30 Jun An Overview of Variable Annuities
Variable annuities (VAs) are an attractive investment, because they offer the ability to invest on a tax-deferred basis, and provide a stream of income that can last a lifetime. VAs, however, can be complex, so all investors should learn the pros and cons of owning these investments. If you’re an insurance professional, use these tips to explain VAs so that your clients can make informed decisions.
When to use a Variable Annuities
Tax-deferred investing allows an investor to compound a larger dollar amount of earnings, which means that the portfolio’s asset balance will grow much faster. If dividend income, interest income and capital gains can be fully invested and not immediately taxed, the portfolio’s total return will be much higher. Tax-deferred investments are taxed when earnings are withdrawn, usually at retirement.
To take advantage of tax deferral, investors should fully fund their 401(k) retirement plan, if a plan is offered through work. This strategy is particularly effective if the employer matches a percentage of the worker’s investment contributions. Once the 401(k) is fully funded, investors should consider funding an IRA account that offers tax deferral. If the investor has additional assets to invest, a VA is an investment option that offers additional tax deferral.
How Variable Annuities Work: The Bucket Analogy
Understanding VAs can be simplified through the use of the bucket analogy. Assume the bucket contains the VA’s assets, and the investor fills the bucket by making premium payments. Because an annuity is an insurance product, the invested dollars are referred to as premiums.
When the investor adds premium payments to the bucket, the investor can choose from a group of stock or bond portfolios, or invest in a fund that pays a fixed return. The interest income, dividend income and capital gains all remain invested in the bucket, since they are not taxed until dollars are withdrawn from the annuity.
The VA is registered as a security with the Securities and Exchange Commission (SEC), and the advisor who sells an annuity must carry both an insurance license and a securities license.
There are several choices that allow the investor to cut a hole in the bottom of the bucket and withdraw funds, and one choice is to annuitize. Annuitization means the investor stops adding premiums and decides to take a stream of payments until the bucket is empty. The annuity payments can be over a set number of years, or over the life of the annuitant. One big advantage of purchasing an annuity is that the investor can decide to take a stream of payments that the annuitant cannot outlive, and this is a great choice for retirees. Once payments begin, the annuitant is taxed on the portion of each payment that is considered earnings, and any return of premium payments invested is not taxed.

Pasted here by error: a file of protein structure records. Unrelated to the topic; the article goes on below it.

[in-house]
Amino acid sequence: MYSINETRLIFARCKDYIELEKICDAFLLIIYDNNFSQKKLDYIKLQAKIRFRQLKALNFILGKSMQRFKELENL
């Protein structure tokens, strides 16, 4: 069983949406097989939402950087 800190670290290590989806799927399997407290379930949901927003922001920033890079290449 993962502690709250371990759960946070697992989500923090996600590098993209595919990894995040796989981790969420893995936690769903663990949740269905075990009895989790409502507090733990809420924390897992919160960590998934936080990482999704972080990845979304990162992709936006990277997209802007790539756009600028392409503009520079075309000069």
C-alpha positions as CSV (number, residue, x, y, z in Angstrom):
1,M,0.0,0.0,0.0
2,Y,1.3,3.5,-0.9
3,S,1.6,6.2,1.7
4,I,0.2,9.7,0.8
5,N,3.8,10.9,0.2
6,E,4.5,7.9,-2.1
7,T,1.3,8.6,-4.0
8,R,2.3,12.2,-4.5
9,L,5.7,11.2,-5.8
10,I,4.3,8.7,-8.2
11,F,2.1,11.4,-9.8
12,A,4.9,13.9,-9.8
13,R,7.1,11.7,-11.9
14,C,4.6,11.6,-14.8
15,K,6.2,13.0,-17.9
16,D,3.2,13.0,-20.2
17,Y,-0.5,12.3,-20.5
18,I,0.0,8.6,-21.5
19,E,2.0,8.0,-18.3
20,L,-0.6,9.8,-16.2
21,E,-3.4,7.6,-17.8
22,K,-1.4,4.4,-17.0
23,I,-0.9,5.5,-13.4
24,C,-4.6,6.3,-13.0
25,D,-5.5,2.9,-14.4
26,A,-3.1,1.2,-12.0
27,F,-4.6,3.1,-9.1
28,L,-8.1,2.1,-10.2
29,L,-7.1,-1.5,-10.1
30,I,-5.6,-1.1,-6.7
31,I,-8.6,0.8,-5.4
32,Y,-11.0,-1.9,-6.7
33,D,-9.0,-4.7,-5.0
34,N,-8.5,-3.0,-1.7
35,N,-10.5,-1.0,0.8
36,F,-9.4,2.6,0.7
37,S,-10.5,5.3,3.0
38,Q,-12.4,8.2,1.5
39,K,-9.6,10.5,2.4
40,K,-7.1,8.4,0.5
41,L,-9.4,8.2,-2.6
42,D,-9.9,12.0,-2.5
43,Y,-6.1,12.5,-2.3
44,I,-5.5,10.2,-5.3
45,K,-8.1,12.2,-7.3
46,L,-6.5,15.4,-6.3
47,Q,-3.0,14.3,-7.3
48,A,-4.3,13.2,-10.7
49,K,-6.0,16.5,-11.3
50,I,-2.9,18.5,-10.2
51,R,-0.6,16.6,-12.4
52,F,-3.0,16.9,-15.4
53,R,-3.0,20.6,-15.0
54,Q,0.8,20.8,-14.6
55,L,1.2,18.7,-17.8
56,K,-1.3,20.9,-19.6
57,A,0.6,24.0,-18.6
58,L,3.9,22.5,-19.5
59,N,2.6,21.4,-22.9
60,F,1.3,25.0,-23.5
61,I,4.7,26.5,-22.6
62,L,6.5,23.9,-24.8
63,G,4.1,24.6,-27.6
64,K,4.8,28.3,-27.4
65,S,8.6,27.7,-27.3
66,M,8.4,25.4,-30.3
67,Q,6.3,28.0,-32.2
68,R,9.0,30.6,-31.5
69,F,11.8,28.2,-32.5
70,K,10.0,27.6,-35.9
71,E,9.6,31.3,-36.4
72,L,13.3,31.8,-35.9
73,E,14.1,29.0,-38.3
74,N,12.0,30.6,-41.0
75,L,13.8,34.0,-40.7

An investor can also cut a hole in the bucket and take a withdrawal, and this choice does not require the investor to annuitize. The bucket remains open, and the investor can continue to add premium payments. The earnings are taxed, and may also be subject to a 10% penalty for those under the age of 59½.
Investment risk is the risk that the stock and bond investments in the portfolio decline in value, and VA buyers are exposed to this risk. Investors should think carefully about the amount of risk they are willing to take before choosing specific subaccounts (investment portfolios) in an annuity.
VAs also carry a variety of fees to cover the cost of managing the investment portfolios and the cost of the insurance component of the annuity. Investors typically pay a sales charge when they invest premiums, and investors are subject to surrender charges for taking withdrawals. The VA owner will also pay annual fees for portfolio management.